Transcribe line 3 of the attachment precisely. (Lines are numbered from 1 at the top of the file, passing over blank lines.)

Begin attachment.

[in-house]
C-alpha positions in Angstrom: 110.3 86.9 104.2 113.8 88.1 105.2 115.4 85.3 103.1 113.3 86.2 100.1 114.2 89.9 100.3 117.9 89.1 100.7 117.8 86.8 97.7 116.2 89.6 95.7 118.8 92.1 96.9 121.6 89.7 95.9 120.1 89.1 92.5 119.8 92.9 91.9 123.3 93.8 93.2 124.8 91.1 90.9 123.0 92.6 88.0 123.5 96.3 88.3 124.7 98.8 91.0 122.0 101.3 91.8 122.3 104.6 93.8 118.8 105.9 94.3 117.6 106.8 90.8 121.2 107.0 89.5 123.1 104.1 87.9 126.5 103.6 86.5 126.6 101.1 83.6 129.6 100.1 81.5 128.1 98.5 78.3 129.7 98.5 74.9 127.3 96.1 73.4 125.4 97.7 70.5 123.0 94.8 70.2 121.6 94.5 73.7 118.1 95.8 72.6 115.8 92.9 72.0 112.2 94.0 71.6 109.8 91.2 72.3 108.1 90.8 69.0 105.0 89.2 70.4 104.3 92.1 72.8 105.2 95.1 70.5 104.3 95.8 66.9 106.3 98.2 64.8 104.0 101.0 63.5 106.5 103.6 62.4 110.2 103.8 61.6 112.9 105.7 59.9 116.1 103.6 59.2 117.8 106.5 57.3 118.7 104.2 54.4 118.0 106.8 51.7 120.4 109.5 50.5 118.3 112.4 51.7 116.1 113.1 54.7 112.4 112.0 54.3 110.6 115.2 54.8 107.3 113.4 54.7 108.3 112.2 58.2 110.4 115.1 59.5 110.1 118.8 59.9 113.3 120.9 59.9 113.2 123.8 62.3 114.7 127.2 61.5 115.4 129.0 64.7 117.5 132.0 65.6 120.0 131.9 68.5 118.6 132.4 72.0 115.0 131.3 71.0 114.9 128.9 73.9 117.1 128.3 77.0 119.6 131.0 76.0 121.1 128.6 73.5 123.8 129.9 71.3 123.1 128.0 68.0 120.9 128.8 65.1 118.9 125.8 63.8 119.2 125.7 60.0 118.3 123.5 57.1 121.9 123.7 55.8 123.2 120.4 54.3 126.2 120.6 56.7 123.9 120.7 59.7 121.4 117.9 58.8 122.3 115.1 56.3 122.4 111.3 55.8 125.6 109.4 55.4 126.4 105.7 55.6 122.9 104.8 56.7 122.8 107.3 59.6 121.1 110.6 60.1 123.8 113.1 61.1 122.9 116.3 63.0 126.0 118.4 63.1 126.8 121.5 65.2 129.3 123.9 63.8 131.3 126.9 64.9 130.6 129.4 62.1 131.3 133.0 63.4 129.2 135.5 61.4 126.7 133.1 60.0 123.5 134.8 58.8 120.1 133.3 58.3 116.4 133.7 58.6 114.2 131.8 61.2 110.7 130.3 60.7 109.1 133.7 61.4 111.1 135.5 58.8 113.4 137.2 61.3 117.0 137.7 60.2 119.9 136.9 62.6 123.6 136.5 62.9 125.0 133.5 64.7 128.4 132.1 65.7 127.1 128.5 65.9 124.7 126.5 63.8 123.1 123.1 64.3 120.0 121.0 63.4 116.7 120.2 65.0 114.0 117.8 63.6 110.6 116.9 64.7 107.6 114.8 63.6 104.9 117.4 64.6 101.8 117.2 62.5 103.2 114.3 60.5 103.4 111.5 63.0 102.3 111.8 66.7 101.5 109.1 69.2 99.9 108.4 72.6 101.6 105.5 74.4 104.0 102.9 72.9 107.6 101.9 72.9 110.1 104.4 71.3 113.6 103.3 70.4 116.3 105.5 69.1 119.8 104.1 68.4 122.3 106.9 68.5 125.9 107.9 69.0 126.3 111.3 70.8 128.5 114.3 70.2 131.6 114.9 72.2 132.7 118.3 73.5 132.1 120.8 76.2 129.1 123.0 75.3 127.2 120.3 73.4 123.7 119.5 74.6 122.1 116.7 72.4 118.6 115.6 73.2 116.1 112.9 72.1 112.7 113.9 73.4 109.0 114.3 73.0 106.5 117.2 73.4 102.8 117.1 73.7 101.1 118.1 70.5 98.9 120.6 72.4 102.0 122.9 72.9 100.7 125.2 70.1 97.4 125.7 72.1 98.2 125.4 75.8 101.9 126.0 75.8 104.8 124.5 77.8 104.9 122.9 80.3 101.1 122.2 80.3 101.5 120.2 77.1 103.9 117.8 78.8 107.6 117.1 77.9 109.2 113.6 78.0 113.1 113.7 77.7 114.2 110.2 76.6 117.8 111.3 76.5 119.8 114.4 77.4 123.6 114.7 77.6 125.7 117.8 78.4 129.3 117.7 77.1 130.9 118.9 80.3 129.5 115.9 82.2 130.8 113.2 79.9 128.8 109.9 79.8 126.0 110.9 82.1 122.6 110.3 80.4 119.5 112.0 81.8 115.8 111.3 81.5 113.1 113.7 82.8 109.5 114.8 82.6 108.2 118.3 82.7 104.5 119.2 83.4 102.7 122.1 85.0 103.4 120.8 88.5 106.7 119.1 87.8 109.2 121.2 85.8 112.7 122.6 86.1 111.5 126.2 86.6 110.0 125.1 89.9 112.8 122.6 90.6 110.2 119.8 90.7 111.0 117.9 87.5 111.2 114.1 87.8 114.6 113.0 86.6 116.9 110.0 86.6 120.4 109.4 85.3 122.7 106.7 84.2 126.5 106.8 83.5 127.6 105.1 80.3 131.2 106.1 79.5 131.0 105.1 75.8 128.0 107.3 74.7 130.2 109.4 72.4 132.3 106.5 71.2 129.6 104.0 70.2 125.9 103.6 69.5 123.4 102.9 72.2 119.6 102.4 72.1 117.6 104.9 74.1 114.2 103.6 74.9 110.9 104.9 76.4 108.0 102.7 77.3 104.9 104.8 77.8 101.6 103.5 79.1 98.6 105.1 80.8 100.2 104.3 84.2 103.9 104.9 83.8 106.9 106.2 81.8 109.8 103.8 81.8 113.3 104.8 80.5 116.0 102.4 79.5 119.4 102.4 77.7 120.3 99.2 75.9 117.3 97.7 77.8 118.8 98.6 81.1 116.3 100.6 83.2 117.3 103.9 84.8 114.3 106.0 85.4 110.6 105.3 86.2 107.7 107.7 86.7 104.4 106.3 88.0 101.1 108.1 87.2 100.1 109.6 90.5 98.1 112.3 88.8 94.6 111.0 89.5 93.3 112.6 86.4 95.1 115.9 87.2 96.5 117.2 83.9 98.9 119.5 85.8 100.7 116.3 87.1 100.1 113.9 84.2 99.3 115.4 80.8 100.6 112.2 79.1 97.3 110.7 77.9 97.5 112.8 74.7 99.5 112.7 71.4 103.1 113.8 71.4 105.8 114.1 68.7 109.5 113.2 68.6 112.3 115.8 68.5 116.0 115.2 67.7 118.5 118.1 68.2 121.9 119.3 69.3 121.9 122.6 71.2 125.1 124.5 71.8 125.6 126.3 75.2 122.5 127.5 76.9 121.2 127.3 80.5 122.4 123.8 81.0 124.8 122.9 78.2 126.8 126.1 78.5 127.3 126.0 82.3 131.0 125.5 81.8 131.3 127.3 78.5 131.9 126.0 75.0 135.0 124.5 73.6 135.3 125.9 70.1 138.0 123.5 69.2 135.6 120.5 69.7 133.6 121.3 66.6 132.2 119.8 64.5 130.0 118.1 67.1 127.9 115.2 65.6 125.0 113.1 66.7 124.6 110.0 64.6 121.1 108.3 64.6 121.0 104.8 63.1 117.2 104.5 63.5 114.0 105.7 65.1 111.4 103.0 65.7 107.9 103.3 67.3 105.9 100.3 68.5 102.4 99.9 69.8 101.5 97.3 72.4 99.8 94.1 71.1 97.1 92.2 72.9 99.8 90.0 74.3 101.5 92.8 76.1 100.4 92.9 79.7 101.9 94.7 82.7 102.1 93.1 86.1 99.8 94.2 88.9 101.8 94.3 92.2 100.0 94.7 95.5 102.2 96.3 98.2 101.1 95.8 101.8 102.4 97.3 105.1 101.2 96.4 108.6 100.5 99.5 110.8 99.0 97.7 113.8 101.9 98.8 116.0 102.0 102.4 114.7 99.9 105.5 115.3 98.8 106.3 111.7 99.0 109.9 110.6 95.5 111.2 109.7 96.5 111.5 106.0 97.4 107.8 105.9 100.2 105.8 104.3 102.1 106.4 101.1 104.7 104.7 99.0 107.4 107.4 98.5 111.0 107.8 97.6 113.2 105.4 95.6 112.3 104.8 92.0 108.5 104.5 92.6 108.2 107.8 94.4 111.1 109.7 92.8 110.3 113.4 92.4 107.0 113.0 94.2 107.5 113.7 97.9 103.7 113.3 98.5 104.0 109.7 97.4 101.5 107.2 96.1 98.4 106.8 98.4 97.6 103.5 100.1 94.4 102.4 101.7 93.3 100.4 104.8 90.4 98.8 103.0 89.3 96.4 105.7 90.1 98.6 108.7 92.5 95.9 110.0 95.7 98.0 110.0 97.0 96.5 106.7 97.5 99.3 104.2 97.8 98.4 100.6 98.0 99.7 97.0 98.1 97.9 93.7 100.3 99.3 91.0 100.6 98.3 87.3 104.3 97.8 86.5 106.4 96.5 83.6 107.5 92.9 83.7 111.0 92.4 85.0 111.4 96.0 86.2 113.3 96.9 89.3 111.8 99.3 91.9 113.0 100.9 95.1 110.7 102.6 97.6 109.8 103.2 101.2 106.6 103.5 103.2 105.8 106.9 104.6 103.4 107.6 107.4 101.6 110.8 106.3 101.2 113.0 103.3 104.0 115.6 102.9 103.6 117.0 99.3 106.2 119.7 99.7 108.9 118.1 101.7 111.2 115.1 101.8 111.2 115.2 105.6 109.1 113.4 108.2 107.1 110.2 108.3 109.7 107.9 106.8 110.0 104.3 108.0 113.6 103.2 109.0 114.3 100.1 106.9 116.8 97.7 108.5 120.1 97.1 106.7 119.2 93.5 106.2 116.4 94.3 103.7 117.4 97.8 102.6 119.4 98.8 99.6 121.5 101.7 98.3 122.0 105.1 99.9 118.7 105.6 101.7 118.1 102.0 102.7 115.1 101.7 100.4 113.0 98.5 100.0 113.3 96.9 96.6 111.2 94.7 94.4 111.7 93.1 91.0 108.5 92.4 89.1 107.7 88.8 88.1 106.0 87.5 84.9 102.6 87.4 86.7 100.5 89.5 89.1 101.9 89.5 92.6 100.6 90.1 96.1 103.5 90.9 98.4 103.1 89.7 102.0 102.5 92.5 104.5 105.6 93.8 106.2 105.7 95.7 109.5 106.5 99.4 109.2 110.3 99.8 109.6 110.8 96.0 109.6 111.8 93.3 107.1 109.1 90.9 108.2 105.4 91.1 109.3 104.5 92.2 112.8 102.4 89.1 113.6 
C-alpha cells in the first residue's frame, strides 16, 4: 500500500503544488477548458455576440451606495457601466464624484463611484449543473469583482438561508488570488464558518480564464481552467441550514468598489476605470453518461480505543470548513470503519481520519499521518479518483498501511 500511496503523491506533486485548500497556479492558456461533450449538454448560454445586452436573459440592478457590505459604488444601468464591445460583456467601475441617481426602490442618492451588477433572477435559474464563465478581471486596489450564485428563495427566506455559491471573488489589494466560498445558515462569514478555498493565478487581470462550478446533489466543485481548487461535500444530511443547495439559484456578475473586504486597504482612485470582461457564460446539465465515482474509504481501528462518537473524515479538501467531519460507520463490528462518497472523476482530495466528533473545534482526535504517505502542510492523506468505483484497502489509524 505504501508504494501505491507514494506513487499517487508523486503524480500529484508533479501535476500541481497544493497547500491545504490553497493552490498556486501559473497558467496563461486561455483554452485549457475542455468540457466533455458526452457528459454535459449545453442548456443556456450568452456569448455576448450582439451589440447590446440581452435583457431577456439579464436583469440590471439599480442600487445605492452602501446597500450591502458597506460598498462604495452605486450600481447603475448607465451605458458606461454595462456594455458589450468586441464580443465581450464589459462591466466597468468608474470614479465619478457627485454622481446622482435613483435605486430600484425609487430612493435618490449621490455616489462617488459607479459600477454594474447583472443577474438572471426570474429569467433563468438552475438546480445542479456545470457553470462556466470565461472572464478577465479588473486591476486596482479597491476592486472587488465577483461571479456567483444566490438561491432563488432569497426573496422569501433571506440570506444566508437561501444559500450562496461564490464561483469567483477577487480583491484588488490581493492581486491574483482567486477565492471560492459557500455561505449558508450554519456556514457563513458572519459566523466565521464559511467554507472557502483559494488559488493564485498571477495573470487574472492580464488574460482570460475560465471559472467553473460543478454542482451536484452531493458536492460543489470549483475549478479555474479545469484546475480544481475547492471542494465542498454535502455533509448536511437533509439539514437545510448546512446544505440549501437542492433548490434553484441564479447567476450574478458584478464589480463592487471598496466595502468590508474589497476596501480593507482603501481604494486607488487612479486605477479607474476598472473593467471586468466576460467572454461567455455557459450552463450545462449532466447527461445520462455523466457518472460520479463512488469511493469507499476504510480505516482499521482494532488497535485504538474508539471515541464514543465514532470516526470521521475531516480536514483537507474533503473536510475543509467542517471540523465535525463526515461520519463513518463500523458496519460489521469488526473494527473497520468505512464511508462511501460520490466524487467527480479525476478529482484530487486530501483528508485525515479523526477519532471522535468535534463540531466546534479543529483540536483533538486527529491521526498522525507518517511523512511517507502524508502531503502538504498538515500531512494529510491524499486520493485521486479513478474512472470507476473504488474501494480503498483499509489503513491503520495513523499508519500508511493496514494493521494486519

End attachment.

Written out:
C-alpha cells in the first residue's frame, strides 16, 4: 500500500503544488477548458455576440451606495457601466464624484463611484449543473469583482438561508488570488464558518480564464481552467441550514468598489476605470453518461480505543470548513470503519481520519499521518479518483498501511 500511496503523491506533486485548500497556479492558456461533450449538454448560454445586452436573459440592478457590505459604488444601468464591445460583456467601475441617481426602490442618492451588477433572477435559474464563465478581471486596489450564485428563495427566506455559491471573488489589494466560498445558515462569514478555498493565478487581470462550478446533489466543485481548487461535500444530511443547495439559484456578475473586504486597504482612485470582461457564460446539465465515482474509504481501528462518537473524515479538501467531519460507520463490528462518497472523476482530495466528533473545534482526535504517505502542510492523506468505483484497502489509524 505504501508504494501505491507514494506513487499517487508523486503524480500529484508533479501535476500541481497544493497547500491545504490553497493552490498556486501559473497558467496563461486561455483554452485549457475542455468540457466533455458526452457528459454535459449545453442548456443556456450568452456569448455576448450582439451589440447590446440581452435583457431577456439579464436583469440590471439599480442600487445605492452602501446597500450591502458597506460598498462604495452605486450600481447603475448607465451605458458606461454595462456594455458589450468586441464580443465581450464589459462591466466597468468608474470614479465619478457627485454622481446622482435613483435605486430600484425609487430612493435618490449621490455616489462617488459607479459600477454594474447583472443577474438572471426570474429569467433563468438552475438546480445542479456545470457553470462556466470565461472572464478577465479588473486591476486596482479597491476592486472587488465577483461571479456567483444566490438561491432563488432569497426573496422569501433571506440570506444566508437561501444559500450562496461564490464561483469567483477577487480583491484588488490581493492581486491574483482567486477565492471560492459557500455561505449558508450554519456556514457563513458572519459566523466565521464559511467554507472557502483559494488559488493564485498571477495573470487574472492580464488574460482570460475560465471559472467553473460543478454542482451536484452531493458536492460543489470549483475549478479555474479545469484546475480544481475547492471542494465542498454535502455533509448536511437533509439539514437545510448546512446544505440549501437542492433548490434553484441564479447567476450574478458584478464589480463592487471598496466595502468590508474589497476596501480593507482603501481604494486607488487612479486605477479607474476598472473593467471586468466576460467572454461567455455557459450552463450545462449532466447527461445520462455523466457518472460520479463512488469511493469507499476504510480505516482499521482494532488497535485504538474508539471515541464514543465514532470516526470521521475531516480536514483537507474533503473536510475543509467542517471540523465535525463526515461520519463513518463500523458496519460489521469488526473494527473497520468505512464511508462511501460520490466524487467527480479525476478529482484530487486530501483528508485525515479523526477519532471522535468535534463540531466546534479543529483540536483533538486527529491521526498522525507518517511523512511517507502524508502531503502538504498538515500531512494529510491524499486520493485521486479513478474512472470507476473504488474501494480503498483499509489503513491503520495513523499508519500508511493496514494493521494486519